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KeePass Update Patches Vulnerability Exposing Master Password

KeePass 2.54 patches a vulnerability allowing attackers to retrieve the cleartext master password from a memory dump.

Open source password manager KeePass was updated over the weekend to patch a vulnerability allowing attackers to retrieve the cleartext master password from a memory dump.

Tracked as CVE-2023-32784 and impacting KeePass 2.x versions, the issue is related to the custom-developed textbox used for password entry, which creates a leftover string in memory for each character that the user types.

An attacker can use a KeePass process dump, a hibernation file, a swap file, or even a RAM dump of the entire system to retrieve the strings and reconstruct the typed password. Because the strings are ordered in memory, even multiple typed-in passwords can be retrieved.

Several weeks ago, a security researcher published a proof-of-concept (PoC) tool that can exploit the vulnerability to retrieve passwords from memory dumps.

The researcher also pointed out that the risks associated with the flaw were minimal, as remote exploitation was not possible. Unless a system was already infected with malware, there was no reason to assume password compromise due to this issue.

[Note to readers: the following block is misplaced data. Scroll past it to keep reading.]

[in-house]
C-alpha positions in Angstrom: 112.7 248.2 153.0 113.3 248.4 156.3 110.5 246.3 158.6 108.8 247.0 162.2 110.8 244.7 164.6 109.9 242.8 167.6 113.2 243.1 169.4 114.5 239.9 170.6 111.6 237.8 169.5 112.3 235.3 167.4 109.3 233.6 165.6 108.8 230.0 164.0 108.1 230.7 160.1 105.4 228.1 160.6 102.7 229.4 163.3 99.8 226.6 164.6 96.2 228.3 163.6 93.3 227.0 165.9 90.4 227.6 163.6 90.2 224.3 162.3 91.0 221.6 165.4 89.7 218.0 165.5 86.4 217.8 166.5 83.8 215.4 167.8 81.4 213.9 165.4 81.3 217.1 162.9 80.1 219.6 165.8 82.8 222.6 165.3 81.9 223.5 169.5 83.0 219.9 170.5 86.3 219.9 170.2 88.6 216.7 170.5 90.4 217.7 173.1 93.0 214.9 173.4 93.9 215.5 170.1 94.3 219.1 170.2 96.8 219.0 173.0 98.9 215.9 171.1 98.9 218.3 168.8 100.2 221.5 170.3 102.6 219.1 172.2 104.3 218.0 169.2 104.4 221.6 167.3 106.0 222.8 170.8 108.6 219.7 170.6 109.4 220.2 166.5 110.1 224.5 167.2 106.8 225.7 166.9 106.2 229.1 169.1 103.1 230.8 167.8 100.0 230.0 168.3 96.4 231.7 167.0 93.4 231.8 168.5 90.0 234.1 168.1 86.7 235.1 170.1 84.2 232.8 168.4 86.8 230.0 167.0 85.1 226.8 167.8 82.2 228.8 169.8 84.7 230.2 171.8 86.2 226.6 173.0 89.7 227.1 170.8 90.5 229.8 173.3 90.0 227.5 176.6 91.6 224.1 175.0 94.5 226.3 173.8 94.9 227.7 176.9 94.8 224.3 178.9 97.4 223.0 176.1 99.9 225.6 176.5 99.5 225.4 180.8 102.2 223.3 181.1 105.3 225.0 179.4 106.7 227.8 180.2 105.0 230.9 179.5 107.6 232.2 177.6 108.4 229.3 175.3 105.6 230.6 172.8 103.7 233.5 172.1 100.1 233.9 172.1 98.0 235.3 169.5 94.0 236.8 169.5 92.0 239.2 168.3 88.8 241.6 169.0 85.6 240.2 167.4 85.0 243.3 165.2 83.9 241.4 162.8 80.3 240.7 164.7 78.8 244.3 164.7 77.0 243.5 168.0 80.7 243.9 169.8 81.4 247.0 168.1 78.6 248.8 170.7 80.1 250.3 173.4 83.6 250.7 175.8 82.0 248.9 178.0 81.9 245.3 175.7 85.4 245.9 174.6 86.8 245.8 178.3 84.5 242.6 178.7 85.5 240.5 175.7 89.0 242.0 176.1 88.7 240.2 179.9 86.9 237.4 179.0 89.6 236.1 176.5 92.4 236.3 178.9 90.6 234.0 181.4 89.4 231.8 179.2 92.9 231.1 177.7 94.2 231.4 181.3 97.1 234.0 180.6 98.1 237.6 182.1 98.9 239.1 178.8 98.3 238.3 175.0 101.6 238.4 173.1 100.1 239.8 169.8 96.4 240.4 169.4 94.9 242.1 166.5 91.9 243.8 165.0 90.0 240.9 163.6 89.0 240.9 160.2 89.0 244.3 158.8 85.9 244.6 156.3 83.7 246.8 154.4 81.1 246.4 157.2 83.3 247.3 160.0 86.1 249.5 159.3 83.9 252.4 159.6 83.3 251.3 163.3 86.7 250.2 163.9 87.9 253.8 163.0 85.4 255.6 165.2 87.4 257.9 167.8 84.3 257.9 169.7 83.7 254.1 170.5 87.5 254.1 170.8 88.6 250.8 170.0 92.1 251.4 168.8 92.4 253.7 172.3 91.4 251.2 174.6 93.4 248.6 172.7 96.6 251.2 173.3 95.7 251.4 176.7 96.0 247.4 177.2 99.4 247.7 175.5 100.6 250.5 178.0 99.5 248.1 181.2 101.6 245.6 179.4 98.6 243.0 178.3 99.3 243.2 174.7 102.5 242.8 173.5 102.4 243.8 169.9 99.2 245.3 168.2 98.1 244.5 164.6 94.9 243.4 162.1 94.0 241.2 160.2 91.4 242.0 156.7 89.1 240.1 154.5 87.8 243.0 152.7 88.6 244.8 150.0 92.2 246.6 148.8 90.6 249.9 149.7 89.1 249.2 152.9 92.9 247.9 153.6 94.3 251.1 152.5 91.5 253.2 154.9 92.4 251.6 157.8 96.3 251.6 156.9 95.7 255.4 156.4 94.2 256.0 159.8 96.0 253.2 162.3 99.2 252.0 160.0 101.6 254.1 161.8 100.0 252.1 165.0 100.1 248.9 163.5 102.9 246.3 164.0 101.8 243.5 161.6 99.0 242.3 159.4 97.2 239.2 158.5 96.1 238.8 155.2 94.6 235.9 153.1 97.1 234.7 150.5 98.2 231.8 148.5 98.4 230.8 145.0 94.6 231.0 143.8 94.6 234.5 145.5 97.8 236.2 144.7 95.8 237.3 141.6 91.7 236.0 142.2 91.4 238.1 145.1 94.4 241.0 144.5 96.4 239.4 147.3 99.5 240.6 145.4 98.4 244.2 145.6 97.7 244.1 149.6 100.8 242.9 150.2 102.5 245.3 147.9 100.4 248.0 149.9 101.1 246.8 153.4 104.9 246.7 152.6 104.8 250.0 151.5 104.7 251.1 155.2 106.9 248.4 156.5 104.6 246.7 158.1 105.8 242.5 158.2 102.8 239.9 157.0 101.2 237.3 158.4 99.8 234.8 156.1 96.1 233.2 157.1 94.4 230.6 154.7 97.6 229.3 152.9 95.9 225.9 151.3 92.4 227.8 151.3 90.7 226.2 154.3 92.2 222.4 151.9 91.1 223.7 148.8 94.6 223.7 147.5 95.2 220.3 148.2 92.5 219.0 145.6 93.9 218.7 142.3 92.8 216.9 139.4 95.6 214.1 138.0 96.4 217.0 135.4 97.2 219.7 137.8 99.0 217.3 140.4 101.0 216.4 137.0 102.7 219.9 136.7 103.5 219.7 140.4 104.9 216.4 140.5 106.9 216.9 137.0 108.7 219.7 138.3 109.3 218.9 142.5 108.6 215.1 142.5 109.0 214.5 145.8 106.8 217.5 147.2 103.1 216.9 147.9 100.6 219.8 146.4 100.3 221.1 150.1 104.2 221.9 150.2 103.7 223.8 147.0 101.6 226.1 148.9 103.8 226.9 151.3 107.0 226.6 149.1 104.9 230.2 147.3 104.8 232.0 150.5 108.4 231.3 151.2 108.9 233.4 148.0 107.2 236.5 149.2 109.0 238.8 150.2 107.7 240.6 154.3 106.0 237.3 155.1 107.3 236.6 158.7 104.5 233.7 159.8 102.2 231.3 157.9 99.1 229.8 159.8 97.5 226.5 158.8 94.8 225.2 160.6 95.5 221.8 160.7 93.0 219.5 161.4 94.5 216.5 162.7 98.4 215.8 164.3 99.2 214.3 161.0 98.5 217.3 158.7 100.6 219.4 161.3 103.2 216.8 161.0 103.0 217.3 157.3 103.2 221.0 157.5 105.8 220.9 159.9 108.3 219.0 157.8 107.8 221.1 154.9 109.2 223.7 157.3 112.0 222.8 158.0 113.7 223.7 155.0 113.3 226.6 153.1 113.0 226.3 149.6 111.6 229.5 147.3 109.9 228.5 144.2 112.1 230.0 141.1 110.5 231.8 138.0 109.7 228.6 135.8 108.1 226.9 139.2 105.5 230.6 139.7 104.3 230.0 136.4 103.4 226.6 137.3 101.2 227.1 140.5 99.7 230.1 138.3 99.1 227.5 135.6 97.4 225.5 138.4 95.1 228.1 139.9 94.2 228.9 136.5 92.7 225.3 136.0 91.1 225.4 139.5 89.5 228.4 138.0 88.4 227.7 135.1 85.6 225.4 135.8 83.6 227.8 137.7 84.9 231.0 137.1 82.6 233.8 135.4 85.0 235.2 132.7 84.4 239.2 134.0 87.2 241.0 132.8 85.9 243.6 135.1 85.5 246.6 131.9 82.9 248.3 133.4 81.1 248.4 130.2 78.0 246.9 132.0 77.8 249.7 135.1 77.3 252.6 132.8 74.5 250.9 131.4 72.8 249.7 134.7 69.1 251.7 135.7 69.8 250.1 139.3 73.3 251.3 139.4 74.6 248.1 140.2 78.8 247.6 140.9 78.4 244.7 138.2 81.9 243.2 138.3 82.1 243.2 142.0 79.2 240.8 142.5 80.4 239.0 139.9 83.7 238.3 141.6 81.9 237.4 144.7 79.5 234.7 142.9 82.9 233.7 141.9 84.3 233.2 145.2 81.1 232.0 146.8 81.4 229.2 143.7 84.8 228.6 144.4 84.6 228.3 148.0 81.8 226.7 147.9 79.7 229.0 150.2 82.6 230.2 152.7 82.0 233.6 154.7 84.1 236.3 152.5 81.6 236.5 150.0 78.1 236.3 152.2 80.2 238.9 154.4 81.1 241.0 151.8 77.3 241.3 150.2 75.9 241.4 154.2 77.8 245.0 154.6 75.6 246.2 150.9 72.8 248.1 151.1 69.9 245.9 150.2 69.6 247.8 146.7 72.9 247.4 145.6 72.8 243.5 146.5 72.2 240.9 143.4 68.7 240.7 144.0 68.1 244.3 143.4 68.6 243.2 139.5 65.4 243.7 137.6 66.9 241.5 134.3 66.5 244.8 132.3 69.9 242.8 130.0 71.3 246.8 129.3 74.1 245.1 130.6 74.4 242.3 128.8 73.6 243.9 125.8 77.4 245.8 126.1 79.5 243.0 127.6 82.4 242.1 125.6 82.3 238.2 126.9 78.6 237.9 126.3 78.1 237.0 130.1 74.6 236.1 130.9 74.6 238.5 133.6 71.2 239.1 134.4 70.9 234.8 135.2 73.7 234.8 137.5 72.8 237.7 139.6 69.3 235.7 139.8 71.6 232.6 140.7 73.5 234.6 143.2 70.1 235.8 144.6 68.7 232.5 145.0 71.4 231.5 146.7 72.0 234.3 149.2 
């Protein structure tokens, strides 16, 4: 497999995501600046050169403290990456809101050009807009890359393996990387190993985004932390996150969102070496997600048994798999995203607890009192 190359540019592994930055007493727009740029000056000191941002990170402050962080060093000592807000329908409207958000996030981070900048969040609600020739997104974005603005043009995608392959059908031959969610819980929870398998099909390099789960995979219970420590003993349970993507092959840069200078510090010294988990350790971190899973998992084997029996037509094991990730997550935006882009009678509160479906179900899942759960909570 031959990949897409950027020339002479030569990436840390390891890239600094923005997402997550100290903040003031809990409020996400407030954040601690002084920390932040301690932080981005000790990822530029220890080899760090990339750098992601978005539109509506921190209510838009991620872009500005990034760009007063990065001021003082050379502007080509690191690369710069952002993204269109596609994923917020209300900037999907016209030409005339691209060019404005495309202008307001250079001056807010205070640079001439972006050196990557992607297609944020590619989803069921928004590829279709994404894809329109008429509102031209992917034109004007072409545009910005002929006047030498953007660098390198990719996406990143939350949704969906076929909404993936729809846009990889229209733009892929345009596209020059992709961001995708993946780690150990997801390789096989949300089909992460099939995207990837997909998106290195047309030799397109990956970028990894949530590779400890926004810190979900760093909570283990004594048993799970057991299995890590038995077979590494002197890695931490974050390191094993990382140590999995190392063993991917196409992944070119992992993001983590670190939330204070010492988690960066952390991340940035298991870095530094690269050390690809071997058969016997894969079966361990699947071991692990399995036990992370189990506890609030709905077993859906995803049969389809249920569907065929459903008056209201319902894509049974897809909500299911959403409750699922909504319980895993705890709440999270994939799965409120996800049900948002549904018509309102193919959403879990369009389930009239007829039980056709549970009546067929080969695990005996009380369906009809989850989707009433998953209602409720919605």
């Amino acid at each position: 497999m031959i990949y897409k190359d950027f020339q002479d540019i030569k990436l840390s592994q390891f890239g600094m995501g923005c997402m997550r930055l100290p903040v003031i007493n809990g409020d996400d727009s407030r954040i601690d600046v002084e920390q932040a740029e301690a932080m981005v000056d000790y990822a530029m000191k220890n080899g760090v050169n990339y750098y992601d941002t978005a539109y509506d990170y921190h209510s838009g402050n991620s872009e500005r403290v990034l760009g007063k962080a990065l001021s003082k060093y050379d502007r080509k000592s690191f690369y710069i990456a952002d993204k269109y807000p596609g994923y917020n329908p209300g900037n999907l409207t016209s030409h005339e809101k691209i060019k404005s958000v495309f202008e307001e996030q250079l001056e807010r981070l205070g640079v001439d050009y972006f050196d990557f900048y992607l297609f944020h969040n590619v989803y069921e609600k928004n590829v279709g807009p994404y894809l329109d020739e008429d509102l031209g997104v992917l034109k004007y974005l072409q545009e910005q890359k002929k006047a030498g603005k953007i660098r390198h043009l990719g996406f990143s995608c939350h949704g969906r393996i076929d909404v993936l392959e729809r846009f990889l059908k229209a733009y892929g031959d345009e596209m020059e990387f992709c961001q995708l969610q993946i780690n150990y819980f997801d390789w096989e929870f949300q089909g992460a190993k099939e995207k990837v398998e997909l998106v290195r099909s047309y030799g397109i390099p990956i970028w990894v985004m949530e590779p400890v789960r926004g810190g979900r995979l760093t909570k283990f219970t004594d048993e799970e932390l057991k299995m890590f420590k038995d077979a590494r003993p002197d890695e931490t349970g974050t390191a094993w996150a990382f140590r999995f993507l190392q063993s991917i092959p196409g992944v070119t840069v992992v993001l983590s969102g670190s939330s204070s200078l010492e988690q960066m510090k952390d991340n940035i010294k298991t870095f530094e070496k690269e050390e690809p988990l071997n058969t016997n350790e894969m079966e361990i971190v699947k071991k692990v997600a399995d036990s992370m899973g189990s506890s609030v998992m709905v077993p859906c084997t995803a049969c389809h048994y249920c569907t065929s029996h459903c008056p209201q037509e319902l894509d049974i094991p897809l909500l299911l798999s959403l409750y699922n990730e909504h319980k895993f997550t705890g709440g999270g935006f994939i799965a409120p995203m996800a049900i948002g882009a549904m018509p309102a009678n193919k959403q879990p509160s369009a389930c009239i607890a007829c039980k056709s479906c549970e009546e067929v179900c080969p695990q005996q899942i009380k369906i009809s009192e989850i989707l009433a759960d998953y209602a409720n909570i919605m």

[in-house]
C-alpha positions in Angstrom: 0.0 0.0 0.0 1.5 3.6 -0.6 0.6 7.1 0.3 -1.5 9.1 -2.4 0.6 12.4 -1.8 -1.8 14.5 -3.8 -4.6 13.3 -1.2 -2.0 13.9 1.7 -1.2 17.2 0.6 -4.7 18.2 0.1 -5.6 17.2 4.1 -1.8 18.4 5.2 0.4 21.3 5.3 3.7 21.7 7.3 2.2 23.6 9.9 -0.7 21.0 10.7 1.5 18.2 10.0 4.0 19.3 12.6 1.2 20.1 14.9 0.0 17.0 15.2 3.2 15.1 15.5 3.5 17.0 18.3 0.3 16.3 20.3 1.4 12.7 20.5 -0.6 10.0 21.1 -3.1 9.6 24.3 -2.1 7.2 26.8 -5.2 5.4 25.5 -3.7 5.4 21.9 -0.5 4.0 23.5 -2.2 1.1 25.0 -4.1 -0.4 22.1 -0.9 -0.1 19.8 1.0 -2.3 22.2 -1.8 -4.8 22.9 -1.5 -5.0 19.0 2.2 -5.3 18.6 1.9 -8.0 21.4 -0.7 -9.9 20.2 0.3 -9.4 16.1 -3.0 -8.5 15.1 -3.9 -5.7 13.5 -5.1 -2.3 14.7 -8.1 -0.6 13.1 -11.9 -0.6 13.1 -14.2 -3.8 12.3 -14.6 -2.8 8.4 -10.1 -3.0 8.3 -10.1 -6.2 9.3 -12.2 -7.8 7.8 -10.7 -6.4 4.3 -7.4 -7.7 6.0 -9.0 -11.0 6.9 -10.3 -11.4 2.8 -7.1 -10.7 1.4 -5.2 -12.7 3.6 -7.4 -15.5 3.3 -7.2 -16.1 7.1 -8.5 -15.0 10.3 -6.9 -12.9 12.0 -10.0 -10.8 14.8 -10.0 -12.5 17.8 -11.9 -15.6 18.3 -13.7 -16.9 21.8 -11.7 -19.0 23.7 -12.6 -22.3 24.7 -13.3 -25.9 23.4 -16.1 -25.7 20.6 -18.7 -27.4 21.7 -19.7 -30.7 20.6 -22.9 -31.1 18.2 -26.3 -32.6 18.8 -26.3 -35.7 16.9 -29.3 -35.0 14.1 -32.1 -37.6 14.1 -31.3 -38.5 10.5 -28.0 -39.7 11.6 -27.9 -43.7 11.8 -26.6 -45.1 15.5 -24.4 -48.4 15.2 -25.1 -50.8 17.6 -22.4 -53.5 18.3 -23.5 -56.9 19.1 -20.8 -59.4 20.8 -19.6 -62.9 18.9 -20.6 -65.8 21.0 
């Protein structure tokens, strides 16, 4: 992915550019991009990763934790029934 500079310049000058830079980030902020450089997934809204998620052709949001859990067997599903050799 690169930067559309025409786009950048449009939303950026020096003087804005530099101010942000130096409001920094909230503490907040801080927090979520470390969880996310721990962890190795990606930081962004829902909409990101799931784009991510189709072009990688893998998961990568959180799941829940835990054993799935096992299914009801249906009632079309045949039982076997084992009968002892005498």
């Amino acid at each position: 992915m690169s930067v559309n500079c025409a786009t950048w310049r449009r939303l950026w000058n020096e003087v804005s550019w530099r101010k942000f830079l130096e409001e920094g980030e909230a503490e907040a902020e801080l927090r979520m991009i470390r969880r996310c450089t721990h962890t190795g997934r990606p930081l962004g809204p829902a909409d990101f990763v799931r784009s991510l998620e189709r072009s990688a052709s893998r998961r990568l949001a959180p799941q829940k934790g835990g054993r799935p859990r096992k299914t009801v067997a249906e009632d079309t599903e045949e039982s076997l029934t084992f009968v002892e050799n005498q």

At the time, KeePass announced that a patch for the bug had been included in the test version of KeePass 2.54, with the stable release scheduled for July.

The update, however, was released several weeks earlier, improving process memory protections to prevent the creation of managed strings and prevent password recovery. The application also creates dummy fragments in memory now, and mixes them with the correct fragments.

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The software update brings several other changes as well, including user interface and integration enhancements, new features, and other improvements and bug fixes, the KeePass 2.54 changelog shows.

Related: Gigabyte Rolls Out BIOS Updates to Remove Backdoor From Motherboards

Related: GitLab Security Update Patches Critical Vulnerability

Related: Google Patches Third Chrome Zero-Day of 2023

Written By

Ionut Arghire is an international correspondent for SecurityWeek.

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